|Pathologically Eclectic Rubbish Lister|
The only good way to ensure a program is correct is to run it on a computer.
and viceversa (s/program/proof/g):
The only good way to ensure a proof is correct is to run it on a computer.
If not, what was the reason for all Turing/Godel/Church efforts to fix David Hilbert's problem question on the completeness and consistency of mathematical systems? (Hilbert's program)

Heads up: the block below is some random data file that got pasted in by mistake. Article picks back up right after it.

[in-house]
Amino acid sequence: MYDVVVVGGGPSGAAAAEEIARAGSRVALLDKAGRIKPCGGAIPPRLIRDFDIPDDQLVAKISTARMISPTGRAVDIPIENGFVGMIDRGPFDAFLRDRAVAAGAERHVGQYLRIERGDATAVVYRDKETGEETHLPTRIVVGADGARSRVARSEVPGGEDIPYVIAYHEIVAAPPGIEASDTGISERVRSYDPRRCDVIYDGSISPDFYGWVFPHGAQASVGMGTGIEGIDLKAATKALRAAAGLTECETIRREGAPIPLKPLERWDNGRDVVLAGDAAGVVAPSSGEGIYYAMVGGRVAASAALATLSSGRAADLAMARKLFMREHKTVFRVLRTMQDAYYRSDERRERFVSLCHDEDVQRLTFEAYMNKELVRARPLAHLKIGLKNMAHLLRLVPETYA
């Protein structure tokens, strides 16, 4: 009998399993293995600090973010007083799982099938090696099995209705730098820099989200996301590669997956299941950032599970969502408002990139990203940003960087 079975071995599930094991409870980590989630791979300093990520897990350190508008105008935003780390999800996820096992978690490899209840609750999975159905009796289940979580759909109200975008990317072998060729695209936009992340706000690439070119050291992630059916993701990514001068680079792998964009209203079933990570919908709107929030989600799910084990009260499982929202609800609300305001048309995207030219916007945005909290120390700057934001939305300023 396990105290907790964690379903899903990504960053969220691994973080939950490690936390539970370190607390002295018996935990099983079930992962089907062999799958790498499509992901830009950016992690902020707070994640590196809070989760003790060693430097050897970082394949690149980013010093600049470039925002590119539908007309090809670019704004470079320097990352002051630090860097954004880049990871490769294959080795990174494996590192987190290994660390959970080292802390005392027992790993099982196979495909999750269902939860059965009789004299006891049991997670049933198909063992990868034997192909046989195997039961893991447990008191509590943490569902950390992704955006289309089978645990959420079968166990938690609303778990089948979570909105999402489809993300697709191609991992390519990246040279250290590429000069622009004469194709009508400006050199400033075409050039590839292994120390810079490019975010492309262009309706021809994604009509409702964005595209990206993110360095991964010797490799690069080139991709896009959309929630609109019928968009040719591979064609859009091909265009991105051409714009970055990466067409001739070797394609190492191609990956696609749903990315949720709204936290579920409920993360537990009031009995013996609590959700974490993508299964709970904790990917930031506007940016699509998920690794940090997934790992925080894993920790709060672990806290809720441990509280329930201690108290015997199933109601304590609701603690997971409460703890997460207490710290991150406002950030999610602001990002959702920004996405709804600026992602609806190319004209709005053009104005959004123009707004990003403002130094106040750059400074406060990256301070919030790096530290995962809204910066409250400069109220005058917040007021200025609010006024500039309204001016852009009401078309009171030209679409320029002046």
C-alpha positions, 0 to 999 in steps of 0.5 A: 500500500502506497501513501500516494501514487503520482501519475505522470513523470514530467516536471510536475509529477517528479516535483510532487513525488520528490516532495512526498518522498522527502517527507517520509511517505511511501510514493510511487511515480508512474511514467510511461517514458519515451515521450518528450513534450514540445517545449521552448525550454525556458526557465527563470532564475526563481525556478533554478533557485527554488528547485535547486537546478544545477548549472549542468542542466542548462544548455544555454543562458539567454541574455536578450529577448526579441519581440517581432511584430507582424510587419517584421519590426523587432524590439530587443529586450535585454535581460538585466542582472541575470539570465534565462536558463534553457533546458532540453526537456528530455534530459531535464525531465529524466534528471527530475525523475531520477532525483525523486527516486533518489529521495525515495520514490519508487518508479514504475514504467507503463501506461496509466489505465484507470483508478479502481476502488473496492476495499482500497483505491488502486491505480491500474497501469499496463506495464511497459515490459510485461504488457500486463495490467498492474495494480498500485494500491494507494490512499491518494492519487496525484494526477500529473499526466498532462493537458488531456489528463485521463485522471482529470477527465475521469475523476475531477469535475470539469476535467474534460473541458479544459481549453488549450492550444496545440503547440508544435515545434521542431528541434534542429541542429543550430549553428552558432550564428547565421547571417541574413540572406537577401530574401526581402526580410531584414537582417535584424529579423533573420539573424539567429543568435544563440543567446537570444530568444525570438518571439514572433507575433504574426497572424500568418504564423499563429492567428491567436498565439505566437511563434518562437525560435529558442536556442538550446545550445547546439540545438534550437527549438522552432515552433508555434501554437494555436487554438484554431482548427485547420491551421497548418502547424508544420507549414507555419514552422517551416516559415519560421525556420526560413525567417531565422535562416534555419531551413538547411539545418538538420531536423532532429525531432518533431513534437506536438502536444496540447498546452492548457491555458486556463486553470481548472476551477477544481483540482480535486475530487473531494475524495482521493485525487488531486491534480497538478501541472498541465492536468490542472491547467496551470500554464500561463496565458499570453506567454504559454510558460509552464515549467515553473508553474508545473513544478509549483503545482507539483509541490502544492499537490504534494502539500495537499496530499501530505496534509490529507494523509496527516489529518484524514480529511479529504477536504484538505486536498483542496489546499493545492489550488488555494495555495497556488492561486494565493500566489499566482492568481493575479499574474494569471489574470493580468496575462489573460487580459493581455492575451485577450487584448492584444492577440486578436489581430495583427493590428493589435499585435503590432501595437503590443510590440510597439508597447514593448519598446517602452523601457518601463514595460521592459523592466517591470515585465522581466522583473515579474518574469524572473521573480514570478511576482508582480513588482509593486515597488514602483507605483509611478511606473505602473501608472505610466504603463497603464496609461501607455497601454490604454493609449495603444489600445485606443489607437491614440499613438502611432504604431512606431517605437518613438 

That's one of the meanings of Knuth's famous quote
"Beware of bugs in the above code; I have only proved it correct, not tried"
A constructive proof that uses only finite procedures (algorithms) and runs in a Turing-equivalent machine has more value than an ordinary mathematical demonstration.